If you’re reading this, you are one of two types of people:
In today’s blog, I’m going to share with you what in the world is happening during the 4-month sleep regression period and 3 ways that you can come on the other side a lot more well-rested.
The Four Month Regression is not a myth or a scare tactic. Perhaps you’re currently getting emails from BabyCenter or What to Expect warning you about the 4-month mark. Or maybe you’ve just heard about it from friends. The four-month regression IS real, but I want you to reframe it in your mind.
Simply, what’s happening is your baby is maturing, and they’re growing up, which is good!
Newborn sleep cycles vs baby sleep cycles are completely different things.
Newborns have two sleep cycles that they rotate in and out of: deep, non-deep, REM, non-REM. That’s all.
Once we get to 4 months old, around 16 weeks from due date, your child now develops fully mature sleep cycles just like you and I.
So they go from having just two sleep cycles to more complex sleep cycles that go in and out of stages while they sleep.
They are no longer newborns! We want to celebrate the fact that your child’s sleep needs are growing and changing!
As a mom, I have a sweet spot in this 4 month period. It brings back a flood of memories because my whole journey with sleep consulting started with my oldest at this time. So if you’re reading this and you’re in that awkward 3 to 4 month period where things are drastically changing, I want to give you 3 things that I was unaware of at this 4-month mark.
You can do all 3 of these today and my goal is that you can come to the other side of the 4 month period a lot more well-rested!
This may scare you a little bit, but here’s why this needs to happen. A swaddle is a fantastic tool for newborns; they cannot control their body, they cannot self-soothe and they struggle with the startle reflex.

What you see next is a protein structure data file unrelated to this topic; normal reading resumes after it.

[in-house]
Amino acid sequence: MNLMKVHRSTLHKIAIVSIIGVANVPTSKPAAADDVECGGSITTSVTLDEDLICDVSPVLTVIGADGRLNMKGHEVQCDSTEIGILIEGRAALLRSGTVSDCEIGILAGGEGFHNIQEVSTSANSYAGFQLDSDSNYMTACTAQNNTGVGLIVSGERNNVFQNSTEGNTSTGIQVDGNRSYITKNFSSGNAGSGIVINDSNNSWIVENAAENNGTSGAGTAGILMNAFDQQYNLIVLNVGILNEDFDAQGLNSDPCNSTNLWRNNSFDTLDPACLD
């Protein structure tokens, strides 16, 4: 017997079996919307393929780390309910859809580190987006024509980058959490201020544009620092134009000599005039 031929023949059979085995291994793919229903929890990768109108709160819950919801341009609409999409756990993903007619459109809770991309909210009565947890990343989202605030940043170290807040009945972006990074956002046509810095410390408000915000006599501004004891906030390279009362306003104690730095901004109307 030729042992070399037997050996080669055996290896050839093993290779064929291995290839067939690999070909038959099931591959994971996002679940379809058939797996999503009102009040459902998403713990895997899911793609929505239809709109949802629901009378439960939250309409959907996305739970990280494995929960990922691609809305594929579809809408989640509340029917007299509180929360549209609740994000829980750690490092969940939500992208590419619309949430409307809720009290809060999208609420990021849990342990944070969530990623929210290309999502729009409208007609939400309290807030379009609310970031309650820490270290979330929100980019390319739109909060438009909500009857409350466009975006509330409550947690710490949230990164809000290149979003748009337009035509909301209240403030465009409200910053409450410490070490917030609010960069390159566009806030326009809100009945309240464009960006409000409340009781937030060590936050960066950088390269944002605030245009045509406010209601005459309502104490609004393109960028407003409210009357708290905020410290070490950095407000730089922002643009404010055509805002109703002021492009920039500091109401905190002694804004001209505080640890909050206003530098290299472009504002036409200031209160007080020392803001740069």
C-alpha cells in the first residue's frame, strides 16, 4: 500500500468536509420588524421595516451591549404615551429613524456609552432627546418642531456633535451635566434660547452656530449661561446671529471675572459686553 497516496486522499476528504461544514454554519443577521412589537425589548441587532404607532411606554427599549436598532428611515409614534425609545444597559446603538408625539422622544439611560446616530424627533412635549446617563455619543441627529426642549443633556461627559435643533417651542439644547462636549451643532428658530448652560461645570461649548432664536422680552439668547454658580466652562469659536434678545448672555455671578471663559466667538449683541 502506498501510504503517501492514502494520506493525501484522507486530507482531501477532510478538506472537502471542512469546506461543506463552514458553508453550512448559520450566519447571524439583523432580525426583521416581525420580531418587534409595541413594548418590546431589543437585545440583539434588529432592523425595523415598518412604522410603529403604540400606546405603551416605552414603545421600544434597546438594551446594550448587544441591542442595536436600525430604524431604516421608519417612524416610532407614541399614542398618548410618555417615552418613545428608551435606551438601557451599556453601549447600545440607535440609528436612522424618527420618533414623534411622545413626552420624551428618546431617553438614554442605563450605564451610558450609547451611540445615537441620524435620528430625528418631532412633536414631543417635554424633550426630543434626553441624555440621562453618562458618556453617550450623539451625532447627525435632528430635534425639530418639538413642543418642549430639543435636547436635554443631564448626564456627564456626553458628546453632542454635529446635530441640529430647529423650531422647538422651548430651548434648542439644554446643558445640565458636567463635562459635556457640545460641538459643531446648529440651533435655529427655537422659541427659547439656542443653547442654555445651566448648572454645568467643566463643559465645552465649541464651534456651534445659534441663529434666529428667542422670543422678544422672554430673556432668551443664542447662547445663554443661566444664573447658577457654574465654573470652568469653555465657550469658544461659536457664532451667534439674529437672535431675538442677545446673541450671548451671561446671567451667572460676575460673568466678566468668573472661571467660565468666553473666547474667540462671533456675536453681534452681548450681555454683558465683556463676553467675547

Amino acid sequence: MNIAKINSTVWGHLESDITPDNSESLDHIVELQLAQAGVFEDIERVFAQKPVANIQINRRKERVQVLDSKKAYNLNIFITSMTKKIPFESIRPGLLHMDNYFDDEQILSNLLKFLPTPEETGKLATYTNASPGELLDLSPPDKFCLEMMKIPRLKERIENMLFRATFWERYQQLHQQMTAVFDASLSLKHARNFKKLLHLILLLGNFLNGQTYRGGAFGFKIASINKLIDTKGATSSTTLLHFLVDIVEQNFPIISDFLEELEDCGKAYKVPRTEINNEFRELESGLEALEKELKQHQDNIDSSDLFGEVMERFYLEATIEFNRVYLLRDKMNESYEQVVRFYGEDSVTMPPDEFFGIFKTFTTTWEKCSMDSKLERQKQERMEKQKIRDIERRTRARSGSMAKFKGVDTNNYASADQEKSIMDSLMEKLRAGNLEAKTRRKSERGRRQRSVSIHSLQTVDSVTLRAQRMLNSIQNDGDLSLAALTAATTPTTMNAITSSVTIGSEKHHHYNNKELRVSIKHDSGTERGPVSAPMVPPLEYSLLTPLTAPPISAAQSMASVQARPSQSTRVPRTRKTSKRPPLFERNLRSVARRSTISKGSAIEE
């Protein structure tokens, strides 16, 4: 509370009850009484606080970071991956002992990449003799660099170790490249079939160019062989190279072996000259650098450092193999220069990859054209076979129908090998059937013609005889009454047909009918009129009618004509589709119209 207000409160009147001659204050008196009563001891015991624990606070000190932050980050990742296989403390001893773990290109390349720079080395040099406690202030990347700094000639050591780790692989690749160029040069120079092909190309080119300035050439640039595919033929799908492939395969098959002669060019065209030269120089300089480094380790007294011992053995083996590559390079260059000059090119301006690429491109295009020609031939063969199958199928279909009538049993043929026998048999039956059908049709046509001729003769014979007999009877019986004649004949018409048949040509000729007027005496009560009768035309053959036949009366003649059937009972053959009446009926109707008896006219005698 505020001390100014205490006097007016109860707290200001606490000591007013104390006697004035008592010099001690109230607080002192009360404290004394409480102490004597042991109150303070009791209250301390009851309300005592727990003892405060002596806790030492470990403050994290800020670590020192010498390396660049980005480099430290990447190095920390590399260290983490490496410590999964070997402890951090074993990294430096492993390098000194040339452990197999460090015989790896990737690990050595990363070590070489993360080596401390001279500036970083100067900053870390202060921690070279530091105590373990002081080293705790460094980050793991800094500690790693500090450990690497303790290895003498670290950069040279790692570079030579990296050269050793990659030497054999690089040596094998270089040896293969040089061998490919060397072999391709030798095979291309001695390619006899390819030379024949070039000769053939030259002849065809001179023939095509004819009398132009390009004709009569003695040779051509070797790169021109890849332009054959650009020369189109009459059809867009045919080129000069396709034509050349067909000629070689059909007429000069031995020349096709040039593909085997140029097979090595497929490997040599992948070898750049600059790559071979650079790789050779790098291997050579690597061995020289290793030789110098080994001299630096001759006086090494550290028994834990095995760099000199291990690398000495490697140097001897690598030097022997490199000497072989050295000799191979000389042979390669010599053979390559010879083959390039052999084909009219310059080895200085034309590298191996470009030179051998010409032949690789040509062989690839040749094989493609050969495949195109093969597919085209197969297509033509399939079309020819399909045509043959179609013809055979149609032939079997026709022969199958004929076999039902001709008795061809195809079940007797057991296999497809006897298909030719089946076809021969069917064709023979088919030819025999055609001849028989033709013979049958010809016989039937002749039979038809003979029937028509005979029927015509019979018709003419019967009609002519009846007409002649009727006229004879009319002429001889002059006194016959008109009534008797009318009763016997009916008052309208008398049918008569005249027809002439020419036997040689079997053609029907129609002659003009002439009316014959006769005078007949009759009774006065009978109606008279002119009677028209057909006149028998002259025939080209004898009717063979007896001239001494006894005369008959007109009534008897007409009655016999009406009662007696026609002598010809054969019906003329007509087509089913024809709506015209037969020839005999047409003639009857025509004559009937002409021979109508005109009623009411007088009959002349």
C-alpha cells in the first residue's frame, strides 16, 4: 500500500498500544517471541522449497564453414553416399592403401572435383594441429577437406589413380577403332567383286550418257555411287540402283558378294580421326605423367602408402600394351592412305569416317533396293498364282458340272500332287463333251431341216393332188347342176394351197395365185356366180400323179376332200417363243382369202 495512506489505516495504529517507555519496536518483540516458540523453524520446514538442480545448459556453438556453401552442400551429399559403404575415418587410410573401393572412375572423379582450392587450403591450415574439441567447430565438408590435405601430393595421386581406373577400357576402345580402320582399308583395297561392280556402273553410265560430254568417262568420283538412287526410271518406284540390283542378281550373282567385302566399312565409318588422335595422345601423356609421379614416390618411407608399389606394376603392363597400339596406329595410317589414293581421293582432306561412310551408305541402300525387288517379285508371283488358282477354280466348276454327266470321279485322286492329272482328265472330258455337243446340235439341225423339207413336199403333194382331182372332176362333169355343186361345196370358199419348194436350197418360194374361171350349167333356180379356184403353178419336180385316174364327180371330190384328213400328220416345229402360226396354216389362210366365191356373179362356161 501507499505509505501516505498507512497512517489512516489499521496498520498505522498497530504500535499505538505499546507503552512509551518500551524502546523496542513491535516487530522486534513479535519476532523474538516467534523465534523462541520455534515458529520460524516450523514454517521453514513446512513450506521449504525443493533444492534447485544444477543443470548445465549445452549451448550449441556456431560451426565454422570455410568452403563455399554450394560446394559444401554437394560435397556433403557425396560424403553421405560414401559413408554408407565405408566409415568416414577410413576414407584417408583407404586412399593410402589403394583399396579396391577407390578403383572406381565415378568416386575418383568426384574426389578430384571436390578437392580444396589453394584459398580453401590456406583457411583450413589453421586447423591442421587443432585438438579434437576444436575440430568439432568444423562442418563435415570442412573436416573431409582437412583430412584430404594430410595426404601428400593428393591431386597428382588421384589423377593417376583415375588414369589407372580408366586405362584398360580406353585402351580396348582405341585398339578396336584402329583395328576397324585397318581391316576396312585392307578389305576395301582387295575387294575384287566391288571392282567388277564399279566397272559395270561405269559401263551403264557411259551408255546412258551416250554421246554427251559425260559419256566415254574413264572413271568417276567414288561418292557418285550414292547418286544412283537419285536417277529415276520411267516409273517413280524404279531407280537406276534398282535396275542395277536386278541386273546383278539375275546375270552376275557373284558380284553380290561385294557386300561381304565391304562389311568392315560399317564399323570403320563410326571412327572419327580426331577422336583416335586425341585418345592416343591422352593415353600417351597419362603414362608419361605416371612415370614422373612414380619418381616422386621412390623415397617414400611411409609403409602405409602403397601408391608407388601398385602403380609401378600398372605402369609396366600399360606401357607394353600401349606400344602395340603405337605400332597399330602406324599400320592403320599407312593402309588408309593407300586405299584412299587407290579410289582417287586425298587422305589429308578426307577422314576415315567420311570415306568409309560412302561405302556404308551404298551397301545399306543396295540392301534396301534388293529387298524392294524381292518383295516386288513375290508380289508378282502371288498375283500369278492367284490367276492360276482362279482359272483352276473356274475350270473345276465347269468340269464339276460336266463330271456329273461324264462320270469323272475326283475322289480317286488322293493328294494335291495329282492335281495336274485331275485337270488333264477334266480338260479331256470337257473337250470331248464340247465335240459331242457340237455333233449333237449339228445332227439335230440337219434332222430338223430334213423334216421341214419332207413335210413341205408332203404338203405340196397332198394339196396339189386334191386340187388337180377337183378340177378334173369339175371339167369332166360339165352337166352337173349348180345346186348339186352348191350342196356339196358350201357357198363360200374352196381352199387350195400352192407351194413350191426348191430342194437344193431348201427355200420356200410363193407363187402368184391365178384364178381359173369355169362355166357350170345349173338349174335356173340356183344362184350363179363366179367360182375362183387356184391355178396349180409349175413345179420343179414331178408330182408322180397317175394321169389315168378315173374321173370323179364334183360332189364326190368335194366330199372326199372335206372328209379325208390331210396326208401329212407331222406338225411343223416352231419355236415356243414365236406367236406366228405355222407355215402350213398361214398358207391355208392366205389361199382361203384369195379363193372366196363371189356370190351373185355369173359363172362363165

Now, you may be thinking, “My 4-month-old still struggles with the startle reflex, so I’m not getting them out of the swaddle.”
But how is your 4-month-old ever going to learn to use his or her body if we just keep them wrapped up like a burrito?
Again, swaddles are great for newborns, but in my Newborn Sleep Course, I actually ask parents to start thinking about getting arms out of the swaddle, one at a time, between 8 and 12 weeks old.
If your baby is still in a swaddle at four months I want you to move to the cold turkey method of getting out of the swaddle and moving right into a sleep sack.
I love the traditional open-arm sleep sacks because you can use these for a long time.
But the Zipadee-Zip sleep sack is a great option that is actually designed for this 4 month period. The Zipadee-Zip was originally designed to help your child come out of the swaddle and have more freedom, but still, when they startle, they won’t fully wake up.
It’s important to start getting out of the swaddle so they can learn how to use their body.
When you and I sleep at night, we’re not stationary. We’re switching positions, we’re putting our arms under our pillow, we’re laying on our back, we’re laying on our side – however you sleep, you’re in full control. It might feel weird that your baby is ready to be in full control, but they are!
Four-month-old babies are starting to learn how to use their body, they’re starting to learn how to manipulate themselves in the crib, and roll from back to belly, belly to back, or go on their sides. This is normal and good, and we have to get out of the swaddle so that those movements are safe.
Step two is to help your baby nap more in their crib. Most of the time, around this 4-month mark, your child loses the ability to easily be transitioned from car seat to crib.
Have you noticed that?
Babies this age are more aware. They’re not the sleepy newborn anymore! The awake times are increasing and their sleep cycles are changing. This is why I really want you to try getting them into their crib.
This goes along with a YouTube video that we already have on going from a bassinet to a crib, so make sure you check that one out.